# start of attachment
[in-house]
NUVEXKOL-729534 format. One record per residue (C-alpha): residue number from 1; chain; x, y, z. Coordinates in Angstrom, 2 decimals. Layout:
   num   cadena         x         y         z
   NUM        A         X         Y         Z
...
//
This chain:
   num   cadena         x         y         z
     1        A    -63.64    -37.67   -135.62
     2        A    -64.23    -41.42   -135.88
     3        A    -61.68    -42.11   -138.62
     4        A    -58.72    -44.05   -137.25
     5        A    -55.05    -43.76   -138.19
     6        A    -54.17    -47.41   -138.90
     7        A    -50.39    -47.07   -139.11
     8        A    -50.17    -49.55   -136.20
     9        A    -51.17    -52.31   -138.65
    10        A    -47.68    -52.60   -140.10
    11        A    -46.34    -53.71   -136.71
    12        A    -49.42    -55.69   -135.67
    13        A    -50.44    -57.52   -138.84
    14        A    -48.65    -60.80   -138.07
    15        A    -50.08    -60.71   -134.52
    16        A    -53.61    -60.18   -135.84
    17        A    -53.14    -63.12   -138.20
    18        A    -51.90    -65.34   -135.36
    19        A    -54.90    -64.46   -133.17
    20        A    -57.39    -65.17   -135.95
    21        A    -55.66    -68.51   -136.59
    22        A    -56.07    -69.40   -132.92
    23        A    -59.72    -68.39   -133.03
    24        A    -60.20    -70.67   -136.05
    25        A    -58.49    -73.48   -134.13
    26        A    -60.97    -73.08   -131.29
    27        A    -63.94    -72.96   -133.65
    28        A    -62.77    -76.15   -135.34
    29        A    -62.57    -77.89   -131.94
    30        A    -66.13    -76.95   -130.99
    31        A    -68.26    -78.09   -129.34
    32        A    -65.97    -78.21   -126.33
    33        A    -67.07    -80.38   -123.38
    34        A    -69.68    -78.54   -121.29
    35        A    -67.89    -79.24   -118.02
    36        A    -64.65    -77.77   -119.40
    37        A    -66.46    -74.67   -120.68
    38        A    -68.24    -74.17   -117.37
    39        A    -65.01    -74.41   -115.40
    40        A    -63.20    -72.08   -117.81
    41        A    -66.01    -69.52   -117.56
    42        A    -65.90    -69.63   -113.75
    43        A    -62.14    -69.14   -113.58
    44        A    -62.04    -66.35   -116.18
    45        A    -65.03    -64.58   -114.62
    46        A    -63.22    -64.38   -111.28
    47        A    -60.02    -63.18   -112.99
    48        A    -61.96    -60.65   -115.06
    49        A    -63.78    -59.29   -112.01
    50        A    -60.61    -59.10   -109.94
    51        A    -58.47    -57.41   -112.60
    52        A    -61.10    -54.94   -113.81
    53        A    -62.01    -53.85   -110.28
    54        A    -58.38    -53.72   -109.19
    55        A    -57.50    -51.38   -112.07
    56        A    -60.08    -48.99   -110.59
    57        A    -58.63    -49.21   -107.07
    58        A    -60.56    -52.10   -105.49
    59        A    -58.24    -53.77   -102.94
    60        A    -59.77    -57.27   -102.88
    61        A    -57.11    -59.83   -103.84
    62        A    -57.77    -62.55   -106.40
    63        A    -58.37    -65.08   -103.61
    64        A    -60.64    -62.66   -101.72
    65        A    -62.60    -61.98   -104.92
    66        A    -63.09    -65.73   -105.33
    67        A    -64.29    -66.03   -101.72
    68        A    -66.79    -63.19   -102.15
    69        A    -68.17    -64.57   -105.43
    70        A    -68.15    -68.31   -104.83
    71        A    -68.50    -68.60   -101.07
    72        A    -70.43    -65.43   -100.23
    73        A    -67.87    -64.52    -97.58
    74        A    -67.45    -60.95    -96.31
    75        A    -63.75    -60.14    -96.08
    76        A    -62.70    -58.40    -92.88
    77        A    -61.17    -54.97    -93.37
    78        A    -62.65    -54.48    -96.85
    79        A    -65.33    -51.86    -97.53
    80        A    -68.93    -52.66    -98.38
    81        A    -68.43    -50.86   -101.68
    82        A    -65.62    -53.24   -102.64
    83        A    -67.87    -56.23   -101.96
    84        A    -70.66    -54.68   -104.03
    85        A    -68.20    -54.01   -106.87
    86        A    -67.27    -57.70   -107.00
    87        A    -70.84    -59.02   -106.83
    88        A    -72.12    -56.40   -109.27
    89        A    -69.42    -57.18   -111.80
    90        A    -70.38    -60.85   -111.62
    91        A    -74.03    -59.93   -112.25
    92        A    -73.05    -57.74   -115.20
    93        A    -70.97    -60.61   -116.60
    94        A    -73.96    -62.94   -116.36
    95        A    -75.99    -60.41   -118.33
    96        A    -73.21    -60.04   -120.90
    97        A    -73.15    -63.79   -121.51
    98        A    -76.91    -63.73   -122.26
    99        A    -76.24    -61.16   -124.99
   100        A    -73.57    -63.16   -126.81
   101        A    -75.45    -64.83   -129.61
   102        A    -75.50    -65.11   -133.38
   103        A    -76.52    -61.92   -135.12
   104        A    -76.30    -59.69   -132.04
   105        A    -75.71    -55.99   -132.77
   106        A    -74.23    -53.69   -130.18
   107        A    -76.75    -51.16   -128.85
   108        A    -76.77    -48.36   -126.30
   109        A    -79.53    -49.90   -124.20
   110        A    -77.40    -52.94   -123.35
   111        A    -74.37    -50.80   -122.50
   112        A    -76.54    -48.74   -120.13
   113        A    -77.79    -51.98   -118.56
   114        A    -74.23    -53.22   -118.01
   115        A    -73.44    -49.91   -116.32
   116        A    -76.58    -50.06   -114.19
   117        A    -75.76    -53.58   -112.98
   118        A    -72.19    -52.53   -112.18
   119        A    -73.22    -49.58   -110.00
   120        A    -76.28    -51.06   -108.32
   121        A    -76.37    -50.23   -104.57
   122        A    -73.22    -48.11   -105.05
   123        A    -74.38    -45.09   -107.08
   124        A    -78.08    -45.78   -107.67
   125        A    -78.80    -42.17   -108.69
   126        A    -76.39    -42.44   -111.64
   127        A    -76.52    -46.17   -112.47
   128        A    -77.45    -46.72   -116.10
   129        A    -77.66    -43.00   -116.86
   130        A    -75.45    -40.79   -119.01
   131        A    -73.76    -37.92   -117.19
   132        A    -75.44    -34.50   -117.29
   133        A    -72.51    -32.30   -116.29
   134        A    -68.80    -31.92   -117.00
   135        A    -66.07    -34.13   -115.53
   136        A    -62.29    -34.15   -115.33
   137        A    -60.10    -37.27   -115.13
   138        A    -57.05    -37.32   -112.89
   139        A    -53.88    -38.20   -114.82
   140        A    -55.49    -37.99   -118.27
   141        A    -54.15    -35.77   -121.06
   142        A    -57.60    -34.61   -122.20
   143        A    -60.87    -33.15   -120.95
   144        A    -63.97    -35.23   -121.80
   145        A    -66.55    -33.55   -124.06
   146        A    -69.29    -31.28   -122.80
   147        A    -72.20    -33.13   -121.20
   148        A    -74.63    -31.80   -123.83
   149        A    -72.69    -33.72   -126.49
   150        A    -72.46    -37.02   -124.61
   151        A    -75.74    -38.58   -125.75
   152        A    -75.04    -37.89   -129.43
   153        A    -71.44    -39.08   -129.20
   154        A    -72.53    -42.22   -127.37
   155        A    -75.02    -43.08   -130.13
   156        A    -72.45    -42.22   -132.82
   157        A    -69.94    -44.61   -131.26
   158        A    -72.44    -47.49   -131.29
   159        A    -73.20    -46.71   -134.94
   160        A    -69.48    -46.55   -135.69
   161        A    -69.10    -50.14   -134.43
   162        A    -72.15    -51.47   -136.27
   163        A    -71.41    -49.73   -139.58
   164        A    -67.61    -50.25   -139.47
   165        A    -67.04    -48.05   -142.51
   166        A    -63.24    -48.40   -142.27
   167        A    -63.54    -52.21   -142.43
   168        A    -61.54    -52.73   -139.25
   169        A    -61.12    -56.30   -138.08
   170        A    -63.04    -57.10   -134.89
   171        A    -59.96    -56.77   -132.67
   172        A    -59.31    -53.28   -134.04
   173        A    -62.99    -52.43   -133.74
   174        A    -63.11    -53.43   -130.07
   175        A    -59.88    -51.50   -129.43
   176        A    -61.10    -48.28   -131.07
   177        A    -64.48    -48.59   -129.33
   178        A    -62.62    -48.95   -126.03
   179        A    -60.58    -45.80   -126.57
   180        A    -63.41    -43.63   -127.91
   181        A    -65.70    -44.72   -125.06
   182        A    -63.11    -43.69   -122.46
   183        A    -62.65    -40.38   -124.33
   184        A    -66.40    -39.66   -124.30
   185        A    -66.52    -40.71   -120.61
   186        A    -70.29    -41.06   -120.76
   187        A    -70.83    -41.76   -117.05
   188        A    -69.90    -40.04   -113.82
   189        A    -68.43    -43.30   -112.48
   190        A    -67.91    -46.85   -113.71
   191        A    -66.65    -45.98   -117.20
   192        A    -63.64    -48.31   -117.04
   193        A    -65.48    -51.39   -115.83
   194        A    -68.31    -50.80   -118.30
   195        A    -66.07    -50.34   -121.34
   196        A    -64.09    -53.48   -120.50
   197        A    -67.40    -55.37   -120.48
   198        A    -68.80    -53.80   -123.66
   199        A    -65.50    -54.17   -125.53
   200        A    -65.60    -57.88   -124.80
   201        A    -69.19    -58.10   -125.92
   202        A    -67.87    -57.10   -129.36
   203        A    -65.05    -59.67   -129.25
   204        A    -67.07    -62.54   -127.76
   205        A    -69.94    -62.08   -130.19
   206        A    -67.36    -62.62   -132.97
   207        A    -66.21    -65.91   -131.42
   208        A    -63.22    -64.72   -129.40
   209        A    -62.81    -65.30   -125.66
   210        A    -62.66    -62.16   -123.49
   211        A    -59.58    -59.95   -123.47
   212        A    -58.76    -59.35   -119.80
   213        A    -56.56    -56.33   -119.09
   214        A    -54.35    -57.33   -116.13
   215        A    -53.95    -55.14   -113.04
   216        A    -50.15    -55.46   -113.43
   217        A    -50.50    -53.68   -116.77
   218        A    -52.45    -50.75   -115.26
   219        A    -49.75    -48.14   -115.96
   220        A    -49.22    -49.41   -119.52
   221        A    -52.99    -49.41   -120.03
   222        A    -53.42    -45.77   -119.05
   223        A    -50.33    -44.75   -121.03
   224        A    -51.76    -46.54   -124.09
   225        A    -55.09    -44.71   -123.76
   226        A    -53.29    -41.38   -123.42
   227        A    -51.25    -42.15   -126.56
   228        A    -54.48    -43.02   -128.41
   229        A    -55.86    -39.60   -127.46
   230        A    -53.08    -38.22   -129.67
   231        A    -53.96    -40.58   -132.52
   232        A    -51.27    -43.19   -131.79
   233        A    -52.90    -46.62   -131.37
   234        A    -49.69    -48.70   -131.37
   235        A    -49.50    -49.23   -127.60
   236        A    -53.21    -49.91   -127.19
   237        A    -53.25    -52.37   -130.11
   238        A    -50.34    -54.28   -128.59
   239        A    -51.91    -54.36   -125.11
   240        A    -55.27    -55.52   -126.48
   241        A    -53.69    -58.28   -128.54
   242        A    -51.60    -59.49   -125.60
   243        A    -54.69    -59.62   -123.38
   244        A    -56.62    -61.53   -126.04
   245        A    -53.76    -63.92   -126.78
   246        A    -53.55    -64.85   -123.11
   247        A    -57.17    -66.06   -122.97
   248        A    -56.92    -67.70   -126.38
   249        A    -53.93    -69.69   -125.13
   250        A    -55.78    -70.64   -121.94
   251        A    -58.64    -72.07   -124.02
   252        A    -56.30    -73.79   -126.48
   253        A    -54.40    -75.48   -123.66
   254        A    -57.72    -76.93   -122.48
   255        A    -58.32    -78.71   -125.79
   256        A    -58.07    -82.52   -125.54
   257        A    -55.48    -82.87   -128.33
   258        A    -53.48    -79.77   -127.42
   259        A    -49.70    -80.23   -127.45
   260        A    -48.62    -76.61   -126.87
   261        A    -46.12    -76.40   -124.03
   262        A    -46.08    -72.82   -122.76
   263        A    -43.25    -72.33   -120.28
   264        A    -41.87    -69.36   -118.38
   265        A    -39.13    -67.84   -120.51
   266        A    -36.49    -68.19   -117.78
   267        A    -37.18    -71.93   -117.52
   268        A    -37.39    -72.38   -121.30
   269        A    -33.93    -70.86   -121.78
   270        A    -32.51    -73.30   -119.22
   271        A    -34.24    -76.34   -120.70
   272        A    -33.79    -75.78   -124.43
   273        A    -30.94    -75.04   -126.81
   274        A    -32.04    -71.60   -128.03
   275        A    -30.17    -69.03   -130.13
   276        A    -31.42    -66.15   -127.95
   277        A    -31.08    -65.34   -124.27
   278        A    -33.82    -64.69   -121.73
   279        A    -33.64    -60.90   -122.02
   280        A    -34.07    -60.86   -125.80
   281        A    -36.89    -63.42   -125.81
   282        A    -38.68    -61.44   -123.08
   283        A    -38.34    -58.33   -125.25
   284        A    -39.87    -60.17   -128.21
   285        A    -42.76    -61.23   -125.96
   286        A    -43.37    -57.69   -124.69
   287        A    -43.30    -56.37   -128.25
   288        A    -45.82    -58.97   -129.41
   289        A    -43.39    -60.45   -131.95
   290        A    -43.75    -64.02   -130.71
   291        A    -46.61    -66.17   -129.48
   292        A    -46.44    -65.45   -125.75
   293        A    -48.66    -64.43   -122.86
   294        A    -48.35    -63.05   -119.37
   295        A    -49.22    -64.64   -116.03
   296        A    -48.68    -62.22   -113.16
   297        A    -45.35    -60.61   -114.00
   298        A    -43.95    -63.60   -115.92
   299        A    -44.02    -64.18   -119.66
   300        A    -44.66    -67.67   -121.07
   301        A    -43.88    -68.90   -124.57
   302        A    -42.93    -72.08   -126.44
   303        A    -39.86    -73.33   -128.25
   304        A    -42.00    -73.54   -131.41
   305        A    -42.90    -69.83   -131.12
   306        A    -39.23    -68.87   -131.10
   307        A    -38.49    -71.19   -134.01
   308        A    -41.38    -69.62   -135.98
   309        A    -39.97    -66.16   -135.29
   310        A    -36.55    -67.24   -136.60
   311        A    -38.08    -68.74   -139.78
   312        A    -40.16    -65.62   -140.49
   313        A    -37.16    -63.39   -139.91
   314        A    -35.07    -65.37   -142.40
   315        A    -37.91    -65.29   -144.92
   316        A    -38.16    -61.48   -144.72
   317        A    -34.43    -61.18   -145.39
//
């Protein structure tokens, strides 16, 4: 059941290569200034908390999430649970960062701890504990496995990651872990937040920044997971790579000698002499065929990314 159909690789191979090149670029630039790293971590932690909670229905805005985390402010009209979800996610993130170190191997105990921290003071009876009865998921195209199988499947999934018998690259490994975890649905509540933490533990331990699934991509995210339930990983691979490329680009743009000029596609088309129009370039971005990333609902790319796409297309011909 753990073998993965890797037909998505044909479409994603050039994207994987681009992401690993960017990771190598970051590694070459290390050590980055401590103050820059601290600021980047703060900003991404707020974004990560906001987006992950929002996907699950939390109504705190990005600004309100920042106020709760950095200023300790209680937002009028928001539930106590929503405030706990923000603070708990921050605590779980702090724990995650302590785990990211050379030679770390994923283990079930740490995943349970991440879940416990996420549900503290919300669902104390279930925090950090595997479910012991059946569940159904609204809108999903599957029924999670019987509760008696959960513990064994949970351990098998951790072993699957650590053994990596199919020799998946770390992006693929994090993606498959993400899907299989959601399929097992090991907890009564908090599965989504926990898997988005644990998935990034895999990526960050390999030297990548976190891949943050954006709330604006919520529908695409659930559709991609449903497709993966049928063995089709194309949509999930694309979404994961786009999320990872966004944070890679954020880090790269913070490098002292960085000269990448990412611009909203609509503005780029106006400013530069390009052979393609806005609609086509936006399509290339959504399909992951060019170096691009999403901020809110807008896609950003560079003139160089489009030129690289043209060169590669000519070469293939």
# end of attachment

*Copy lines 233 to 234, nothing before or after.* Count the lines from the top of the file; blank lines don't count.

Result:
   225        A    -55.09    -44.71   -123.76
   226        A    -53.29    -41.38   -123.42